“The basic concept was mine,” Rosen says. “But I didn’t do the math.” Williams did. He showed that by using fast-acting pneumatic valves and short bursts of compressed nitrogen, the satellite could be maneuvered into position with only one thruster. This made construction vastly simpler. Then Williams designed a sensor that could determine the angle between the satellite’s spin axis and the sun. By combining this measurement with information from the satellite’s signal, controllers could determine the spacecraft’s spin axis attitude. Carefully timed pulses from the thruster would then keep the satellite flying in the correct attitude. (This technology would lead to one of the longest patent lawsuits in U.S. history—the “Williams case”—which Hughes filed against the U.S. government in 1973. Hughes claimed the government had used the company’s patented technology on a number of space programs, including the Department of Defense’s Global Positioning System and NASA’s Galileo probe to Jupiter. The government argued that Hughes had exaggerated the importance of the technology and should not have been granted a patent in the first place. In 1999, a federal judge agreed with Hughes, ordering the government to pay $154 million for patent infringement.)

By the end of 1959, the team had a working design. Rosen and Williams presented it to Hughes general manager Lawrence “Pat” Hyland. In an interview with author Helen Gavaghan for her 1998 book Something New Under the Sun: Satellites and the Beginning of the Space Age, Hyland, who died in 1992, described listening to two young engineers with a costly, “hare-brained scheme.” While it sounded plausible, Hyland didn’t want to take the risk. Rosen wanted to launch from a Pacific island on the equator, and Hyland objected: The island was owned by the British, he said, and there was no launch infrastructure. It couldn’t be done. And that was the verdict, at least at first. Management urged the team to seek funding partners, especially the government. Rosen and his team presented their plan to GTE, Bell Labs, the U.S. Army Signal Corps, and the new space agency, NASA. There were no takers.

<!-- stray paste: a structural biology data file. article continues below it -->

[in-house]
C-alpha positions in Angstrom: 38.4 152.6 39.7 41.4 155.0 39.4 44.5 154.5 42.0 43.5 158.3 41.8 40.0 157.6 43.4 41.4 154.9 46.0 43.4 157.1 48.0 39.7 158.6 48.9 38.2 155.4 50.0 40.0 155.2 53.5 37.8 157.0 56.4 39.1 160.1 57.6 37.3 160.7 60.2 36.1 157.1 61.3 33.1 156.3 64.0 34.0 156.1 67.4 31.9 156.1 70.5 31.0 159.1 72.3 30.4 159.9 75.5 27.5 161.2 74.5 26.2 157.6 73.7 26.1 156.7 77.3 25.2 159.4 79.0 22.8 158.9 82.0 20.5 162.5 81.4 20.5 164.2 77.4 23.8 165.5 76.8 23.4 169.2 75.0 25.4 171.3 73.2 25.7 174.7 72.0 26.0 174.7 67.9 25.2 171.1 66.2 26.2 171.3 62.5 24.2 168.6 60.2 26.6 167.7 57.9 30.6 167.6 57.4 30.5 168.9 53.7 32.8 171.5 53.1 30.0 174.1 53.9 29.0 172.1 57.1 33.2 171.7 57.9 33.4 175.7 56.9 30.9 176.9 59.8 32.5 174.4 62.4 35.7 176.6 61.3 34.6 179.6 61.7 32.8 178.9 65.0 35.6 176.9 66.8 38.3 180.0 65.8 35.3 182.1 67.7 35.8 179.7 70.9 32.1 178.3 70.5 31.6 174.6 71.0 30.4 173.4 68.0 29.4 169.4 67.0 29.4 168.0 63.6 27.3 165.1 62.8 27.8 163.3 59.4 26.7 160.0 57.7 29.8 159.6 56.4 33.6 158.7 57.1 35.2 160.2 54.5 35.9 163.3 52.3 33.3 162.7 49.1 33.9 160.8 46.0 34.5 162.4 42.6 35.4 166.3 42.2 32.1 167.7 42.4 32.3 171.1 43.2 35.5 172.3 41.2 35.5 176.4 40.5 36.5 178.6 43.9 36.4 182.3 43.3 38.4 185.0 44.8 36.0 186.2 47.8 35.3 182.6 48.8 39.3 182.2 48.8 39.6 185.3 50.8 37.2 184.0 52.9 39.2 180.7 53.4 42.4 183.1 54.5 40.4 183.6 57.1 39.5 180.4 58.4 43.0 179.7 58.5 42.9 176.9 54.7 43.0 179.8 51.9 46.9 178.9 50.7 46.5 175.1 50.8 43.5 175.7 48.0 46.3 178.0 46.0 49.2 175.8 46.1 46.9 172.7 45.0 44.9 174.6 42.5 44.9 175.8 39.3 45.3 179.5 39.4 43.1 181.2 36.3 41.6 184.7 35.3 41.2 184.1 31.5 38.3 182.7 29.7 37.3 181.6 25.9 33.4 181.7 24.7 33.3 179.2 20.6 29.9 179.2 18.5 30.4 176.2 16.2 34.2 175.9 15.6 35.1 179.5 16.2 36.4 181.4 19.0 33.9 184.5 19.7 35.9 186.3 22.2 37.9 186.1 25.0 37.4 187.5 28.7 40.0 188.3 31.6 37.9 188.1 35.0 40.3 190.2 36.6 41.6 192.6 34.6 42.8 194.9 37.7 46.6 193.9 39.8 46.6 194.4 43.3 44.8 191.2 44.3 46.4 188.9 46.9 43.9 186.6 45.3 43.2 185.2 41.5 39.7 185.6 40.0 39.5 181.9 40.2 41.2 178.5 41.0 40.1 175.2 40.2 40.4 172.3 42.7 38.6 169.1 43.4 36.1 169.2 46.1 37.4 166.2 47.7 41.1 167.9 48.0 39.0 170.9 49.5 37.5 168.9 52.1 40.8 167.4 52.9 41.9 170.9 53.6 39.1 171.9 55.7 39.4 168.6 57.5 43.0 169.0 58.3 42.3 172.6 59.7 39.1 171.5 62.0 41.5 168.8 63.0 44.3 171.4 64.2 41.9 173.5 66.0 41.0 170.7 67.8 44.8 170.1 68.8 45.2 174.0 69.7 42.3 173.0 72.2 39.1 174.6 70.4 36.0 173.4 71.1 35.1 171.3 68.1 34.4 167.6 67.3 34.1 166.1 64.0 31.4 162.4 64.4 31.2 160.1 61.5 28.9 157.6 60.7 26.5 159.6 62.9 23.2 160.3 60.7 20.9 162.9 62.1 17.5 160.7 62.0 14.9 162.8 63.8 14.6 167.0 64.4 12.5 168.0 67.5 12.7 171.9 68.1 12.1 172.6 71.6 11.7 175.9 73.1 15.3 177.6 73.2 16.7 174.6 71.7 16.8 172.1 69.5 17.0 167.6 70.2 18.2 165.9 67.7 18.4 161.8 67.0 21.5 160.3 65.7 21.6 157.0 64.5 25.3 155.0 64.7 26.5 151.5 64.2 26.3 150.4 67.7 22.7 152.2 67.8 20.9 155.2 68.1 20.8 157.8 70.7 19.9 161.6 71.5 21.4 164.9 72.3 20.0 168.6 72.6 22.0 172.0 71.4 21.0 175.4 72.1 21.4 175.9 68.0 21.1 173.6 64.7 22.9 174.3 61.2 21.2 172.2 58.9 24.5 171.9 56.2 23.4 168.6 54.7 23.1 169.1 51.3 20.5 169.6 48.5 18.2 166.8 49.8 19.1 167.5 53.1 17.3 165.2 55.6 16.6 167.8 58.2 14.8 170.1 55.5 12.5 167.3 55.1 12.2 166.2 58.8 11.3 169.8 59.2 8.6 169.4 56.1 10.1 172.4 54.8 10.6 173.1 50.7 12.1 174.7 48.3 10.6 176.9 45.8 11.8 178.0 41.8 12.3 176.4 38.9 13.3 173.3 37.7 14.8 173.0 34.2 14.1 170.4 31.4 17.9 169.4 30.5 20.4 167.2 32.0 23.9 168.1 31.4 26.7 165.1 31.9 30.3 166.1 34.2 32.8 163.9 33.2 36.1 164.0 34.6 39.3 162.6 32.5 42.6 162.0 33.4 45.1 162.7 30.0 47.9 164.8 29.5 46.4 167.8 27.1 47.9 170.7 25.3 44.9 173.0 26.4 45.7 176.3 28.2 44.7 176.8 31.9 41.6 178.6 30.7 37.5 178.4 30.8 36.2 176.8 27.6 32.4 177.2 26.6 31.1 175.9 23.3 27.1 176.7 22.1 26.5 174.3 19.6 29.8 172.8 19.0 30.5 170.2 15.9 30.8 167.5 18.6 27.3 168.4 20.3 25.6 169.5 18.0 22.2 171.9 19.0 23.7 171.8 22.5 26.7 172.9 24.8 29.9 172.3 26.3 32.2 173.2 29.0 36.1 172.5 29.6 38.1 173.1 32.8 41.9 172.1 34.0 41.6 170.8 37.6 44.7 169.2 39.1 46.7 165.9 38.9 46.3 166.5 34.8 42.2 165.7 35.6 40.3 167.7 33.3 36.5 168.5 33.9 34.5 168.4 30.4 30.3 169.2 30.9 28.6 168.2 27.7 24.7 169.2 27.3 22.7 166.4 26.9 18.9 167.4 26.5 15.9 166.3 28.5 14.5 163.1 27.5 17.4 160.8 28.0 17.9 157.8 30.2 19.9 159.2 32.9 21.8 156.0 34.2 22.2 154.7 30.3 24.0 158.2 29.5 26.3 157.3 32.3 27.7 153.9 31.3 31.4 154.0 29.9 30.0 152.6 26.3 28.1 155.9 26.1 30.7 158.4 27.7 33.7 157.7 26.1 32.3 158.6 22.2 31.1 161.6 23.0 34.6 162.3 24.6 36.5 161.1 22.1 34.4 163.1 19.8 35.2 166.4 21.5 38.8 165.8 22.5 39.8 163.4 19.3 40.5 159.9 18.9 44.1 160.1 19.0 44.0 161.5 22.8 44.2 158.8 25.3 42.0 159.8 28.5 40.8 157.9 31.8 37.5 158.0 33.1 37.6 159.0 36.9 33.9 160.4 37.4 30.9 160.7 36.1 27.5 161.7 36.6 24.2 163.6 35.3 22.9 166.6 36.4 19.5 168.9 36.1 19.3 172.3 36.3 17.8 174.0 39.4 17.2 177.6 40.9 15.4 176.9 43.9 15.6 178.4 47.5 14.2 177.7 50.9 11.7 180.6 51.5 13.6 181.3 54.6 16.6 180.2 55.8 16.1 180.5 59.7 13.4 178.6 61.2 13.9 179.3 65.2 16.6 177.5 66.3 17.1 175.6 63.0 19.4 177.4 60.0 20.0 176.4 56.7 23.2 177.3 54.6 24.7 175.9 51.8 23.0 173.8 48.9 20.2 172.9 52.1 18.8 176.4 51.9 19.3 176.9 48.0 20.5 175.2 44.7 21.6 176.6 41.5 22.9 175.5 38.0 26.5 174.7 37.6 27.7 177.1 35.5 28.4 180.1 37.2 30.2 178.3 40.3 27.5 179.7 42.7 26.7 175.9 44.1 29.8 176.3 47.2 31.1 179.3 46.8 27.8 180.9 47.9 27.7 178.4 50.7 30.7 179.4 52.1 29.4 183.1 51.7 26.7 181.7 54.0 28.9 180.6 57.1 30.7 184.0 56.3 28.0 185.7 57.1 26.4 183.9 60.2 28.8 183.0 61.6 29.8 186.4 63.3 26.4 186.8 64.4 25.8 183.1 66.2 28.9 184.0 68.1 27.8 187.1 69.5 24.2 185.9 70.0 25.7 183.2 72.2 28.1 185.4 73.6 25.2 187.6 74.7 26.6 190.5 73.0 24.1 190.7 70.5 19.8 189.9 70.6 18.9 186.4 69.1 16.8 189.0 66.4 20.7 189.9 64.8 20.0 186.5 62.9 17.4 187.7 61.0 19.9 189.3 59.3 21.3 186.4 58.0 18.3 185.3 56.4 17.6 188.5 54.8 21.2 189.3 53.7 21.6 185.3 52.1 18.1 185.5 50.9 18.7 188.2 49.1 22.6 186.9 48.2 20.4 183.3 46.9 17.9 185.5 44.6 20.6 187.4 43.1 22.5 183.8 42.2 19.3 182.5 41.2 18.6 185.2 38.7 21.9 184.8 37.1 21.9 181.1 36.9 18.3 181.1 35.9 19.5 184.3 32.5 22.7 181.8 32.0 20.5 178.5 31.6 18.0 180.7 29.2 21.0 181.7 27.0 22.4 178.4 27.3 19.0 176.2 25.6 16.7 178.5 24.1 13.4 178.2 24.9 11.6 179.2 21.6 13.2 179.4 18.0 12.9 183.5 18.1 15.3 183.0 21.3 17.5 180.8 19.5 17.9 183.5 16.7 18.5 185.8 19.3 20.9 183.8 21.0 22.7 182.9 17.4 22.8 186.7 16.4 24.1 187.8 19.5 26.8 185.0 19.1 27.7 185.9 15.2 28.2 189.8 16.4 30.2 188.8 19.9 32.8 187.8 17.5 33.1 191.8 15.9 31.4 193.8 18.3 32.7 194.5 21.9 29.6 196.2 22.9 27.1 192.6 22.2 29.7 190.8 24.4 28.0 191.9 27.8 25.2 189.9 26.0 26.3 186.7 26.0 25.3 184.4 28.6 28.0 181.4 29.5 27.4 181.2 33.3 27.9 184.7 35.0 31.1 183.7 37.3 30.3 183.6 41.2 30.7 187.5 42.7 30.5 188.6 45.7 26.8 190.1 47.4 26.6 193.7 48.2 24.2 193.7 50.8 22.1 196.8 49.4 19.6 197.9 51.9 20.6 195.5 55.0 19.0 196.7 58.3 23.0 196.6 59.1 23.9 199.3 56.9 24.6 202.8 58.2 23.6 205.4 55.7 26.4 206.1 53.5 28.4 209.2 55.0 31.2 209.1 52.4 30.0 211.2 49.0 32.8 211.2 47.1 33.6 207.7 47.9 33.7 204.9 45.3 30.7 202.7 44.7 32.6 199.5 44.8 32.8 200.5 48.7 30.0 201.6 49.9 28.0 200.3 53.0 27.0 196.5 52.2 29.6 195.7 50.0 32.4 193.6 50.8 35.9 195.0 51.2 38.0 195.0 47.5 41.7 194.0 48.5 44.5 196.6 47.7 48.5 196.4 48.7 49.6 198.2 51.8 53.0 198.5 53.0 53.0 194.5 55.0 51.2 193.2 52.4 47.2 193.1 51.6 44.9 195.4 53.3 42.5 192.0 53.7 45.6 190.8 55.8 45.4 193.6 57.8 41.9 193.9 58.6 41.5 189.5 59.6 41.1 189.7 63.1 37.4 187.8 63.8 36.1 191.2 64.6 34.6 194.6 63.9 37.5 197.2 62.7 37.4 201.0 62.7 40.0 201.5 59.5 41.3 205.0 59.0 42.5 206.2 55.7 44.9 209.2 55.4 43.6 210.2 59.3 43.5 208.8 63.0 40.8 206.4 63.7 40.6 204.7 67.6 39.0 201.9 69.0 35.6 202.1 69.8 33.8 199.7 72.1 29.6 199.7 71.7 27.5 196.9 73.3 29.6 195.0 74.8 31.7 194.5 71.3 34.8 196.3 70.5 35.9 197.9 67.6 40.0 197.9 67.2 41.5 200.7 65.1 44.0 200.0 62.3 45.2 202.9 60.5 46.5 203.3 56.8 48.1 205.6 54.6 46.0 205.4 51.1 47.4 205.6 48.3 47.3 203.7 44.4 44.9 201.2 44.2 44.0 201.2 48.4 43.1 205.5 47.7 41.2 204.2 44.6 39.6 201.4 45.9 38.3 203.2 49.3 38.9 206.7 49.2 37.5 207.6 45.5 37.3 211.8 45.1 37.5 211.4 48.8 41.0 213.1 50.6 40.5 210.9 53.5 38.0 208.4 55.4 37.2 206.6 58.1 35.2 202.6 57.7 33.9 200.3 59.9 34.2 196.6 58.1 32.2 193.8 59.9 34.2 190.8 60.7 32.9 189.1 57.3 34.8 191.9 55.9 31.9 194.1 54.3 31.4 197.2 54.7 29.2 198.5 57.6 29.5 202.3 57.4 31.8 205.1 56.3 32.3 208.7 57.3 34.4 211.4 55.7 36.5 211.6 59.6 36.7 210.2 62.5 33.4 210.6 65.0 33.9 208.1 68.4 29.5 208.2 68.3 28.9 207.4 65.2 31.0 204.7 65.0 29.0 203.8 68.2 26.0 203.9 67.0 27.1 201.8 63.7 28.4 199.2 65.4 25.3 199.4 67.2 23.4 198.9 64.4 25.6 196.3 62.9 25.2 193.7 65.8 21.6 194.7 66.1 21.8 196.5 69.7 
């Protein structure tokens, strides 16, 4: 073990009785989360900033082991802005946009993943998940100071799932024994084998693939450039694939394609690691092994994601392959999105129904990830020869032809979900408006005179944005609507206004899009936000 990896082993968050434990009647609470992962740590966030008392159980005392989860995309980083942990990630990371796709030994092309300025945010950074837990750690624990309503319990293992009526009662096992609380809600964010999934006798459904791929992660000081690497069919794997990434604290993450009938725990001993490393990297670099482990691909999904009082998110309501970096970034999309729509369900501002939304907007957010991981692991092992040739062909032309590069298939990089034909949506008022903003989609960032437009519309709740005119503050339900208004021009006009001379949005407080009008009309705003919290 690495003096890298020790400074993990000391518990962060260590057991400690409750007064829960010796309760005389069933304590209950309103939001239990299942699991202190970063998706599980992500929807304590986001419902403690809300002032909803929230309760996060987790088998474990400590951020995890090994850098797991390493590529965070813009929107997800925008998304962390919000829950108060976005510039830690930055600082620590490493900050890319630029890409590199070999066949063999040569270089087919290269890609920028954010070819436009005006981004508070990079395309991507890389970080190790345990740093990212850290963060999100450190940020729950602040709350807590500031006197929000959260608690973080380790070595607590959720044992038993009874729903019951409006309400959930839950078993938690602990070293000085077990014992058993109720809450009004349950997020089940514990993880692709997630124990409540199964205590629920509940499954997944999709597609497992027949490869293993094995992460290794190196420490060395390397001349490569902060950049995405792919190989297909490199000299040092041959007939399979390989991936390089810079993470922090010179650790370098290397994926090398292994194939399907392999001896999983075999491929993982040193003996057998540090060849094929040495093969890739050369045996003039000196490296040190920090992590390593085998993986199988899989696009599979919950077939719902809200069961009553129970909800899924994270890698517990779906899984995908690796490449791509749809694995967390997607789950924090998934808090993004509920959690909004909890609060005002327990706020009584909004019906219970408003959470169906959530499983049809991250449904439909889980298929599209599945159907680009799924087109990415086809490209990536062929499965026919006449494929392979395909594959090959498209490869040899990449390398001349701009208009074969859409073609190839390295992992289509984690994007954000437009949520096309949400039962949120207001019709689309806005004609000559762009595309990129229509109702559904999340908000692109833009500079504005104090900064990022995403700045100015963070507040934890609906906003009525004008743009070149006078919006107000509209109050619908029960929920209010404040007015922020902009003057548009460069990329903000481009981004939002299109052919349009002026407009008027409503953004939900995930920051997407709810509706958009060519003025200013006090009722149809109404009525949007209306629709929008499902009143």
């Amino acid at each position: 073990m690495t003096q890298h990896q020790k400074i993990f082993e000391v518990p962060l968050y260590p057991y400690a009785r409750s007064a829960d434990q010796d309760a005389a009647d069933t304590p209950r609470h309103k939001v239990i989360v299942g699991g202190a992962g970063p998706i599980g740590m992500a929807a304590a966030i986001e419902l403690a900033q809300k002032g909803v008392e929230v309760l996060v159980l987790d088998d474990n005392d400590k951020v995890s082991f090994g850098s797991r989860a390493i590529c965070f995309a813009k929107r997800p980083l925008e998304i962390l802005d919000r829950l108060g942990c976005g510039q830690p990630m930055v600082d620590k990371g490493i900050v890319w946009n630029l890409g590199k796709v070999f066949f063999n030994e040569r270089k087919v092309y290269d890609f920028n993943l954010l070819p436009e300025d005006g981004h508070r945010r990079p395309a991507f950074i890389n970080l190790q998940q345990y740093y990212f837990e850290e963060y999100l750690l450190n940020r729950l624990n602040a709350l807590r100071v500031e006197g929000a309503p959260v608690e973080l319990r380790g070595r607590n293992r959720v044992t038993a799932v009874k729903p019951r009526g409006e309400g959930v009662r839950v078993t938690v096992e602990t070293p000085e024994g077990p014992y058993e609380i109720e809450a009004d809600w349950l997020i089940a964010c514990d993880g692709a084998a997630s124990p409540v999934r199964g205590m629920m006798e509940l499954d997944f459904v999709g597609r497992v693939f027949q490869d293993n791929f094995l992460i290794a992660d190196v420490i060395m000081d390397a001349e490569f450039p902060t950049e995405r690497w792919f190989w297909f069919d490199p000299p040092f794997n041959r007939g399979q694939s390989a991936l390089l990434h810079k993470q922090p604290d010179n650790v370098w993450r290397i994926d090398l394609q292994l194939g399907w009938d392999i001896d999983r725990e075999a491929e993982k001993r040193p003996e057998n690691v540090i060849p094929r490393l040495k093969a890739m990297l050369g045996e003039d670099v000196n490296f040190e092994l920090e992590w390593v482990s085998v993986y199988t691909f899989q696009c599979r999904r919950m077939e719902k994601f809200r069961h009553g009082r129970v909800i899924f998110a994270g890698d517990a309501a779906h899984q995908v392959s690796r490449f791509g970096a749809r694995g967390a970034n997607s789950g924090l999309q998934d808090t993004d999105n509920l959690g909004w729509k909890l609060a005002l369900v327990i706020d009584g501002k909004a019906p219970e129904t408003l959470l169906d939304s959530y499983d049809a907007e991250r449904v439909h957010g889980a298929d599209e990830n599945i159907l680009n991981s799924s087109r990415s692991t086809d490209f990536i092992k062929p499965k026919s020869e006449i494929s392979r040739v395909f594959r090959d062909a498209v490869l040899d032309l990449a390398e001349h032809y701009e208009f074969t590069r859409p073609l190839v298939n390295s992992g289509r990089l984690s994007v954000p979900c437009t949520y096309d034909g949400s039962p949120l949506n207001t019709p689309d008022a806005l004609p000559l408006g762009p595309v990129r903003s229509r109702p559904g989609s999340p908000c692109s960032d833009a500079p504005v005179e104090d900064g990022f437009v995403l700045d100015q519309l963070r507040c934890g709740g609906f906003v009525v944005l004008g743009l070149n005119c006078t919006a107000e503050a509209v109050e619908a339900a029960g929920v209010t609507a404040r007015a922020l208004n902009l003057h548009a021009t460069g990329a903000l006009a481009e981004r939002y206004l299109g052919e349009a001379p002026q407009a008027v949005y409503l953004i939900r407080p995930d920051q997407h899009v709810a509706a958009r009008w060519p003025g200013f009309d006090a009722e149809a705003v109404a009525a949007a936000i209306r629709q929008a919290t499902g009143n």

From the beginning, Rosen said he believed the design offered no technical showstoppers, but others weren’t so sure. Mendel, now retired in northern California, recalls that in 1960 a geosynchronous satellite “was anything but a slam dunk.” The reason: money. “The whole key to this experiment was economics,” he says. “It costs $30 million or $40 million for the launch vehicle, and you have to get the satellite on station and leave it there for years. If you can’t do that, there’s no way to do this and make money.” Rosen’s bluntness and lack of interest in a gradual development plan were not helping matters. “He wanted to go for the whole thing,” Mendel says. “He made some people upset, especially in the government.”

But Rosen’s team had faith in him, and Rosen in them. Hudspeth, Mendel recalls, was “a great nuts-and-bolts guy,” and Williams “was a genius. Nobody else in the country knew how to do what he was doing.” At one point in 1960, the team members decided to kick in $10,000 apiece of their own money and start their own business.

Rosen took the plan to his old bosses at Raytheon, who were interested. But Raytheon wanted to build the satellite without partners, and insisted that Rosen’s team quit Hughes and move to Massachusetts. The Californians weren’t anxious to relocate and Hyland didn’t want to lose them. Williams told Hyland about the team’s self-financing plan and plunked down a $10,000 check to show he was serious. At that point, Hyland finally agreed to fund a prototype.

About Guy Gugliotta

Guy Gugliotta, a former national reporter for the Washington Post, is a freelance science writer based in New York.